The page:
Thanks to Tom Hiller for suggesting this one!
I probably shook more hands during my two years in Togo than I will for the rest of my life. When you entered a room, you shook everybody's hands. When you left, you shook everybody's hands. Little children would run up to you on the street with their hands outstretched and a gleeful grin in anticipation of a handshake, and at least for your first few weeks in the country you would oblige them... they made you feel like the U.S. ambassador.
I must confess I never mastered the snap handshake that the Togolese were so fond of, so that when one of them tried to shake my hands in such a manner, I would wind up giving what must have seemed to them the equivalent of a cold fish handshake in this country. (I'm not quite sure, but I think there's some correlation between a volunteer's ability to do the snap handshake and his or her daily BB intake.)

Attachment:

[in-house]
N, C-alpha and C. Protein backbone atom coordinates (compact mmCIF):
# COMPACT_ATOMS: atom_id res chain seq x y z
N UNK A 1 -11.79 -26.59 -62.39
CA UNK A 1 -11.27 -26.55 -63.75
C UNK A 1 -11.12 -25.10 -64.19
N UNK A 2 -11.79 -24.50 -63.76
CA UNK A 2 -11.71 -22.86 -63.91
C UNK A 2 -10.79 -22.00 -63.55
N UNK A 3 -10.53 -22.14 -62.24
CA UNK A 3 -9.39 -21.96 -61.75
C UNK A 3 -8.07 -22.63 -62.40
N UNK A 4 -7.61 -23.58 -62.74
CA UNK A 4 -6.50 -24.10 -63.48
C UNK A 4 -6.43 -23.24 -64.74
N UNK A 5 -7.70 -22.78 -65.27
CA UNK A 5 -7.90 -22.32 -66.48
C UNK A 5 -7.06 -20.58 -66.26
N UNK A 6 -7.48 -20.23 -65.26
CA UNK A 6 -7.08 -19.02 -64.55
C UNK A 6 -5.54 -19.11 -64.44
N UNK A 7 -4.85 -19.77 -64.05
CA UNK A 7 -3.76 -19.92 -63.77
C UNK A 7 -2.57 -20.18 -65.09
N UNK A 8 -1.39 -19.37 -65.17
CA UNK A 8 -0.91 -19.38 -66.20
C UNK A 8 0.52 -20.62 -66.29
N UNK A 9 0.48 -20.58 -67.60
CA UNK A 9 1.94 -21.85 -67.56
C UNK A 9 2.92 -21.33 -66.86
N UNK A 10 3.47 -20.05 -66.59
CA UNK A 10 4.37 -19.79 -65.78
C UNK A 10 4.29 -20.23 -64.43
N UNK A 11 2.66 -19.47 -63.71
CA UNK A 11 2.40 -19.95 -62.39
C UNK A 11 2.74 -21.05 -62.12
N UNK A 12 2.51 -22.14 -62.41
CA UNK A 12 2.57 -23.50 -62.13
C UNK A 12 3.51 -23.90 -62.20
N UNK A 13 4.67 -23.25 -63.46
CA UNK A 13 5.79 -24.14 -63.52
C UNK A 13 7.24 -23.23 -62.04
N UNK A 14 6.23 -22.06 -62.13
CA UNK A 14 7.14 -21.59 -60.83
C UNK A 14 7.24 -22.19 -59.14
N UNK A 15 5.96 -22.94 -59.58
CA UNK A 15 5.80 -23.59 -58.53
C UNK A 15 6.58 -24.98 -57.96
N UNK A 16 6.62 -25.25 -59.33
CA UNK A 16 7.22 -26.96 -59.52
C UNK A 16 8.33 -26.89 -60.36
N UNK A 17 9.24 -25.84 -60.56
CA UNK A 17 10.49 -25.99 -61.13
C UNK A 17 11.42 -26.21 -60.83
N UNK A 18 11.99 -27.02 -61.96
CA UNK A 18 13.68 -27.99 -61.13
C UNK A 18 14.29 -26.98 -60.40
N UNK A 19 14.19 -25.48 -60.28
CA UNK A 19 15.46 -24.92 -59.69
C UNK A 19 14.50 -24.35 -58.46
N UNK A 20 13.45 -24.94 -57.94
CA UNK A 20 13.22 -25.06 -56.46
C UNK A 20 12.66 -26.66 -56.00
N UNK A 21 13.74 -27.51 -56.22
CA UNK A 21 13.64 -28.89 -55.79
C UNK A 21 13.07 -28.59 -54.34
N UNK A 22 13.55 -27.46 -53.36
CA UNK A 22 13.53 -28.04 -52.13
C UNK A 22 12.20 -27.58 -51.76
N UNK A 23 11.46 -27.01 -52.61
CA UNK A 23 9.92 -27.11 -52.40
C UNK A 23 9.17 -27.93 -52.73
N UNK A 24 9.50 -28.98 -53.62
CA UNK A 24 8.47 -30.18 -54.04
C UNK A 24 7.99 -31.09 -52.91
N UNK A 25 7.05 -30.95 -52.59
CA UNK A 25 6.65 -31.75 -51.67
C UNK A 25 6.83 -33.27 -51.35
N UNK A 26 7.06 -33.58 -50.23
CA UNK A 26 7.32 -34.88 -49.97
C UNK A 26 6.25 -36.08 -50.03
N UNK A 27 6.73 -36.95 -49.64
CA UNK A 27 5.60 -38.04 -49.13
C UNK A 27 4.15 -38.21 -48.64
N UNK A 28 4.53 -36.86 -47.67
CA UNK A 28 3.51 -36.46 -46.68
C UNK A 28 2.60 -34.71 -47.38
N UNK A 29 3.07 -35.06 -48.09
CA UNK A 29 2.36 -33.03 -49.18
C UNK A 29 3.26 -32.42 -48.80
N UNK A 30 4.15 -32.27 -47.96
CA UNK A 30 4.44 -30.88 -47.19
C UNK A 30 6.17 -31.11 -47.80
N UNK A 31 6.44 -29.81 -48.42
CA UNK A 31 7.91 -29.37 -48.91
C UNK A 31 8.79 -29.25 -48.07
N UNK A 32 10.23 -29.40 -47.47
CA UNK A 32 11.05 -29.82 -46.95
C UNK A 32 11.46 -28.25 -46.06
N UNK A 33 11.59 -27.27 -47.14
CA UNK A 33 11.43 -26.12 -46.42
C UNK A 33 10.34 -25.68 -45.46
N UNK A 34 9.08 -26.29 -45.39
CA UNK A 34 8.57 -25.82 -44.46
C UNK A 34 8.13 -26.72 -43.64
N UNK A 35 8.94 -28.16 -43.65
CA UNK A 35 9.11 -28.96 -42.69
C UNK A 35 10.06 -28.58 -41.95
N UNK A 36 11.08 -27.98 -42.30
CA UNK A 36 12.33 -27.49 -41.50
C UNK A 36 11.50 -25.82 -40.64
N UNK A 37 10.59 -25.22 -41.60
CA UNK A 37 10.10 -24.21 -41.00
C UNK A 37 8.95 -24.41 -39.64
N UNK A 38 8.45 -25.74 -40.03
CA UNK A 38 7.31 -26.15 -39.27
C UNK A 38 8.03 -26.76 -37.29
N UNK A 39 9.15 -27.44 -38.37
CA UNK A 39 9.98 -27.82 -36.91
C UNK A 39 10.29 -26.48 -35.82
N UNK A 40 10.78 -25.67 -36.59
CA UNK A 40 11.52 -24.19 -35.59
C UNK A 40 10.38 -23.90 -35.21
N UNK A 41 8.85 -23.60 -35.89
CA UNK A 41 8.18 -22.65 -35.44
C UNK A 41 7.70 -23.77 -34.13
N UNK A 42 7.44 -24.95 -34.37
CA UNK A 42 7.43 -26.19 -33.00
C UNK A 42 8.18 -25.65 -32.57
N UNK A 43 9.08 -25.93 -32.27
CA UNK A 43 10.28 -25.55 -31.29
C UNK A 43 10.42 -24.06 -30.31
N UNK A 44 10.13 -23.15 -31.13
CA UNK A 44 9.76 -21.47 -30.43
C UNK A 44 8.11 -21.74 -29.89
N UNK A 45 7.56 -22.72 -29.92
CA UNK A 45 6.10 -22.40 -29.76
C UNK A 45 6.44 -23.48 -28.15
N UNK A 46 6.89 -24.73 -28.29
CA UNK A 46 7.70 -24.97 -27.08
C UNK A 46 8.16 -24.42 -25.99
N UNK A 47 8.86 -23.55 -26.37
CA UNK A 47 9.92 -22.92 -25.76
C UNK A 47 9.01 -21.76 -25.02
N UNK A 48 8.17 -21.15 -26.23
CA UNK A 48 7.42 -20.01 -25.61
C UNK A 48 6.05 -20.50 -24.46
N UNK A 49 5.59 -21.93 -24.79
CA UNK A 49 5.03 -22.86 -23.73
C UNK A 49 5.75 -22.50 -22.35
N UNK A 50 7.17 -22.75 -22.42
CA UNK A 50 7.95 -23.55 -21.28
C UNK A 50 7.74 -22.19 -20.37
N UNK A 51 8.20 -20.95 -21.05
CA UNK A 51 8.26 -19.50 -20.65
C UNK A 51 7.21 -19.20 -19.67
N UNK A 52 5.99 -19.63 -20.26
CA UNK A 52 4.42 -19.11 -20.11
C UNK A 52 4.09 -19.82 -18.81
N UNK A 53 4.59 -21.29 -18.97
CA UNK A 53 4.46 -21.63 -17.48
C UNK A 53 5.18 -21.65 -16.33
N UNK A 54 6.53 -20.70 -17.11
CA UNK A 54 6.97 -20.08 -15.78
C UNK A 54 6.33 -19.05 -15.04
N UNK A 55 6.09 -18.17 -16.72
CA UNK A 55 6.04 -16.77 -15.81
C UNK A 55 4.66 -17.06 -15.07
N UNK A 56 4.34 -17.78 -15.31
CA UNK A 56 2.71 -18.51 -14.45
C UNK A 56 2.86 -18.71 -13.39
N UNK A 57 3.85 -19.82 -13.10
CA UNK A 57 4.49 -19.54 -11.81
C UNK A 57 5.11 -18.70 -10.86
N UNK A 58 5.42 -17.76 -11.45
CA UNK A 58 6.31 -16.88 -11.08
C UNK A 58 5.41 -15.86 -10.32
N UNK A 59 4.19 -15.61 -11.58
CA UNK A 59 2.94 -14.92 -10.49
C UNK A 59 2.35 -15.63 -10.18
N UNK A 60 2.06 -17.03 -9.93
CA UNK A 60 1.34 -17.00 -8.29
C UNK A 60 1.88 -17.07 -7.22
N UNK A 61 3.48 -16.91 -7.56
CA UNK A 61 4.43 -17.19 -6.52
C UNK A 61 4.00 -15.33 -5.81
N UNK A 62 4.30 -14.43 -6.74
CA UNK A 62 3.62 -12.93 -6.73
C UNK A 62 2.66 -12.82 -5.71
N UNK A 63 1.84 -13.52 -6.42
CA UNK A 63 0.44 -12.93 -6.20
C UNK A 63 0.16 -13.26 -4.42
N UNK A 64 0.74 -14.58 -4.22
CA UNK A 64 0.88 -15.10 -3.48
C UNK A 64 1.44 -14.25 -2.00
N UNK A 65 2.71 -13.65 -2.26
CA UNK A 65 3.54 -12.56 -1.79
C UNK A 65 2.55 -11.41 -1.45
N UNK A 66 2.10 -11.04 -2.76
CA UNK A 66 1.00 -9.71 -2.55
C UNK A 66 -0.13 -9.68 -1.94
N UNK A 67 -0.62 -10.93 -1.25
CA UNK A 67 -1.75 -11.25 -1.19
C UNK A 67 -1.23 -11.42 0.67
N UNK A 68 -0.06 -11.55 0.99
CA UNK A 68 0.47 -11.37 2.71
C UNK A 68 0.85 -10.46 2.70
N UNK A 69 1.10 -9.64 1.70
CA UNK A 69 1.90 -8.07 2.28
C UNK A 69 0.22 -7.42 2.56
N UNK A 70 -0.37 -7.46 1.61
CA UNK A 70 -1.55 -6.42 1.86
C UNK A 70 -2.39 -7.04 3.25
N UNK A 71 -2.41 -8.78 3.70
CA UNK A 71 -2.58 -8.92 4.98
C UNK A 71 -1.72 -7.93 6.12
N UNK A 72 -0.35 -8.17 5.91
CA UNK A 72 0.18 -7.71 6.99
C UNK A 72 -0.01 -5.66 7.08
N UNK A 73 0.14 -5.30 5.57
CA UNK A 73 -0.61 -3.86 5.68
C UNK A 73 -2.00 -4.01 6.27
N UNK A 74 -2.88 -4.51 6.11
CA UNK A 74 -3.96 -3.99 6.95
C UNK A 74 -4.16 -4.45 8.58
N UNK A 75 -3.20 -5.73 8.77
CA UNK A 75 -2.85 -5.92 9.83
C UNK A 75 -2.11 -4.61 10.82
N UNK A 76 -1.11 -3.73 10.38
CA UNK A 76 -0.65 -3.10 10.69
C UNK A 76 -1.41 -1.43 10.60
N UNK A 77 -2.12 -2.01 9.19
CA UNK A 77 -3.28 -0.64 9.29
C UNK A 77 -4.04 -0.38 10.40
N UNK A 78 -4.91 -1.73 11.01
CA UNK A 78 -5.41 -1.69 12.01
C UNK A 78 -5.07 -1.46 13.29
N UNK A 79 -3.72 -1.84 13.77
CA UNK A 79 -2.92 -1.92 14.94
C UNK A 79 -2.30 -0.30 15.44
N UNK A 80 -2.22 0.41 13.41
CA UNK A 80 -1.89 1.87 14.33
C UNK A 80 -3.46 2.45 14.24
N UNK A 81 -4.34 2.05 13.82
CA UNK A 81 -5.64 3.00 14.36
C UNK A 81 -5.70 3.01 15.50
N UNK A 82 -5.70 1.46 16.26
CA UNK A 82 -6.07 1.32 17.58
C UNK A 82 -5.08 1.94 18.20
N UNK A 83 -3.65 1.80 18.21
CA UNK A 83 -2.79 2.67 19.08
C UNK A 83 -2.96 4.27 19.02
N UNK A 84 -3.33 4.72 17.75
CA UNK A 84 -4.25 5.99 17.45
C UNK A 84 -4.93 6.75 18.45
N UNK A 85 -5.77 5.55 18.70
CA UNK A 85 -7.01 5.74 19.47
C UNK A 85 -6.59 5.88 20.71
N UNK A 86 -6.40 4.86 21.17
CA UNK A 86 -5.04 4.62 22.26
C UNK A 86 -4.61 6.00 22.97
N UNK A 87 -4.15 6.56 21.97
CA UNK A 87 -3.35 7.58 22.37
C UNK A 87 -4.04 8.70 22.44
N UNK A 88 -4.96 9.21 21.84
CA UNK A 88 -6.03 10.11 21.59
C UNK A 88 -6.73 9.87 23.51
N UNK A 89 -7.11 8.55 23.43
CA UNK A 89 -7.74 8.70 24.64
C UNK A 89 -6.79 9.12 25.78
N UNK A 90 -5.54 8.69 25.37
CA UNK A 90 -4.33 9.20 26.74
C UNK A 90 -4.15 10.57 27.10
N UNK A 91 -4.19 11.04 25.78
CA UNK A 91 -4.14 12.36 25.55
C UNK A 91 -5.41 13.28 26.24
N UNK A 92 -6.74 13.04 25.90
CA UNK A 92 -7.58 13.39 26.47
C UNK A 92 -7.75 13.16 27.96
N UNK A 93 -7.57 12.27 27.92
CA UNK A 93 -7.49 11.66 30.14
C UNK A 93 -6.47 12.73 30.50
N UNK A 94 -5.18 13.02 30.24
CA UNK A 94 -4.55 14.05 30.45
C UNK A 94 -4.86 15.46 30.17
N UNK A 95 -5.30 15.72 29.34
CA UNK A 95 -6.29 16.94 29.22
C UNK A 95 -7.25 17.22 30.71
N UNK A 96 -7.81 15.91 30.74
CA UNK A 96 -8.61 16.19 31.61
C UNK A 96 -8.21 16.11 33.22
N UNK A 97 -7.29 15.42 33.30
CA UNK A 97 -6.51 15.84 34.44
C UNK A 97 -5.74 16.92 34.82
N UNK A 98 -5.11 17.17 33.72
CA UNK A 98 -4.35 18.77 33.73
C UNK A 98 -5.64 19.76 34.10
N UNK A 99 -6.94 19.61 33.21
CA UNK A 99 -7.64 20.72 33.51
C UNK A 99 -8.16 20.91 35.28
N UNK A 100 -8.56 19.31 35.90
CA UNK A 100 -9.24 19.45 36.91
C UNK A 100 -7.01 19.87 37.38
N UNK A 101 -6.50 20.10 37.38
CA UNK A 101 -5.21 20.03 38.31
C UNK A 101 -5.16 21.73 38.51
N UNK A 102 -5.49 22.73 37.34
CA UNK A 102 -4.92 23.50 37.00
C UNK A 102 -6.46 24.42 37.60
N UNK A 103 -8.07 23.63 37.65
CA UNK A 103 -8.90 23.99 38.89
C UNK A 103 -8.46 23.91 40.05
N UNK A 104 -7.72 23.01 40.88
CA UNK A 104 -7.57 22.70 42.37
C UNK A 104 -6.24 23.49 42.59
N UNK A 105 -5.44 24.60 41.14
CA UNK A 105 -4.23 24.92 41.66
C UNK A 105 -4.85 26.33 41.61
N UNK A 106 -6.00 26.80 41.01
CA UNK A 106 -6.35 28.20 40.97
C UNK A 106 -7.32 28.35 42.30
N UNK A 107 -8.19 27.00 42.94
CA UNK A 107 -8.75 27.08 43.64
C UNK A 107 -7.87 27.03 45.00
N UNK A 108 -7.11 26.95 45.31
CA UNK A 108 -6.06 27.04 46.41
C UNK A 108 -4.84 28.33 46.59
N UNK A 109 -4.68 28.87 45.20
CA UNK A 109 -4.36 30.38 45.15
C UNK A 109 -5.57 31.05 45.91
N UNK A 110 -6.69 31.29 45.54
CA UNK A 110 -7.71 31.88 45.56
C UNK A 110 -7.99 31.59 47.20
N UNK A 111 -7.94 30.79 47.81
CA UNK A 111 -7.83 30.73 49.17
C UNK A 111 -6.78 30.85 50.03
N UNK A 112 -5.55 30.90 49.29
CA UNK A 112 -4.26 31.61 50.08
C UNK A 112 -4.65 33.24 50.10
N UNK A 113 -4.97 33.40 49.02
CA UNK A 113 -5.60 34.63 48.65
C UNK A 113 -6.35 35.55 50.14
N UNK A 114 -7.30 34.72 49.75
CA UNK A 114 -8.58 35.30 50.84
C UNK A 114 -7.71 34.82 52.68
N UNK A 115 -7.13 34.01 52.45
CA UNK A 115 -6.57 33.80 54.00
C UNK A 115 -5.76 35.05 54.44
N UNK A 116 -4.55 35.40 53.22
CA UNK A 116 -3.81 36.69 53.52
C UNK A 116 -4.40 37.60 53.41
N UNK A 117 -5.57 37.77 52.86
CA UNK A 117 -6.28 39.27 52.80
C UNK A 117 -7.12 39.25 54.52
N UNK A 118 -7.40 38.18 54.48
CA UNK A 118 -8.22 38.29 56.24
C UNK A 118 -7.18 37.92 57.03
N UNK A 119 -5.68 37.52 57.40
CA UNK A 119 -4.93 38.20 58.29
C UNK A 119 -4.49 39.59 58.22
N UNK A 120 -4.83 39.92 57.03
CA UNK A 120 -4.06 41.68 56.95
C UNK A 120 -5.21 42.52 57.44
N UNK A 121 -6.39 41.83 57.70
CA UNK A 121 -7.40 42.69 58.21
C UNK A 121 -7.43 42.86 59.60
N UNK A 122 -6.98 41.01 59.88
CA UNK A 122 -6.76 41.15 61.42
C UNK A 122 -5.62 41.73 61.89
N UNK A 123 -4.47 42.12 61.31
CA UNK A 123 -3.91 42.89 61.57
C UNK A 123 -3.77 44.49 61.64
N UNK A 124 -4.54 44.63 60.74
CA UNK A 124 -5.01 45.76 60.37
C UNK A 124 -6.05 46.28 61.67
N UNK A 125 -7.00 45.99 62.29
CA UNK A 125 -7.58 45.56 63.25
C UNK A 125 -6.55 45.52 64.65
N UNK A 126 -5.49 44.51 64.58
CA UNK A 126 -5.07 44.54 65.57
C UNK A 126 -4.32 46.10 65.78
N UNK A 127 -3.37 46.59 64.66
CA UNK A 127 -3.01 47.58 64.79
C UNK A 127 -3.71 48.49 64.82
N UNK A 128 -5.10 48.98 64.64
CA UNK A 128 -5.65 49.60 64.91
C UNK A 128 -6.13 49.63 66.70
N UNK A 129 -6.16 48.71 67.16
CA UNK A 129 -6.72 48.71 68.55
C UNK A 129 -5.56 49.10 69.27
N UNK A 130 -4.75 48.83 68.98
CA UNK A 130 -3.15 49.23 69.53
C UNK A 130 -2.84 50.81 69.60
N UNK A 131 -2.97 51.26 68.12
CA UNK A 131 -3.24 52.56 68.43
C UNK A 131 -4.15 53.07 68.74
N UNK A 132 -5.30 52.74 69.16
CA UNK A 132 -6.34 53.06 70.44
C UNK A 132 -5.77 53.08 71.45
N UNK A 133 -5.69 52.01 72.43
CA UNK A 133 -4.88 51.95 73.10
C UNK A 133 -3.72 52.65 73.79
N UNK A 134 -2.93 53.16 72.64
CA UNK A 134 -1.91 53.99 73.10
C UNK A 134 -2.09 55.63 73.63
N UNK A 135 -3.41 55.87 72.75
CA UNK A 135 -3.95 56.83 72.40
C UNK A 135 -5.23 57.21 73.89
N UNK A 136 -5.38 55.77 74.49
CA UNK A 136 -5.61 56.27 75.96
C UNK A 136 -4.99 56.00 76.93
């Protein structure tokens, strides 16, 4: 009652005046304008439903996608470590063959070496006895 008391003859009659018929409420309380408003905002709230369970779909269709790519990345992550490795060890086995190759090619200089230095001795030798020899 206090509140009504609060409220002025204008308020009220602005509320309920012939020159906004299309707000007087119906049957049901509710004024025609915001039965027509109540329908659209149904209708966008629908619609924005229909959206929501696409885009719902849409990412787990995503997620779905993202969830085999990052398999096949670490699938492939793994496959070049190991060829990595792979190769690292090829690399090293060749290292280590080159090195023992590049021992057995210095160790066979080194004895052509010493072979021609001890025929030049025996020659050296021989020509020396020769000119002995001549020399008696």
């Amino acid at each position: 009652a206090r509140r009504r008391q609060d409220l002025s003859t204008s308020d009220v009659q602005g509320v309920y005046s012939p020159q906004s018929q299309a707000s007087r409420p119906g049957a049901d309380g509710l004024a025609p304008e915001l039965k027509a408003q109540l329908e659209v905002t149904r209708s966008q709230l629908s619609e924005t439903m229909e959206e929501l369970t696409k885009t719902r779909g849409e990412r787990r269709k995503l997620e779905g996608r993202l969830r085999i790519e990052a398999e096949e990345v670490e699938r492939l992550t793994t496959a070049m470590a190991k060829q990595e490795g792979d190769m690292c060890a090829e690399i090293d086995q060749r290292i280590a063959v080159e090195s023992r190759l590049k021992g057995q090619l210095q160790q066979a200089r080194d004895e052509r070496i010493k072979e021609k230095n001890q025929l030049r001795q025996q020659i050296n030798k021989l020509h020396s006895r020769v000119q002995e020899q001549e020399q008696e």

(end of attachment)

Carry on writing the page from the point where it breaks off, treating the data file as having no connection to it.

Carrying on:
The handshake habit was an easy one to pick up when you arrived in Togo, but when you returned to the U.S., it was a tough one to, well, shake. Your optometrist probably thought it was weird enough when you shook his hand when you went in for your appointment, but when you shook his hand when you left he definitely put you in the nutcase category. Tom Hiller describes a situation we probably all can too easily identify with: the startled look he got from a busdriver in the U.S. when Tom reached out to shake his hand before asking for directions!
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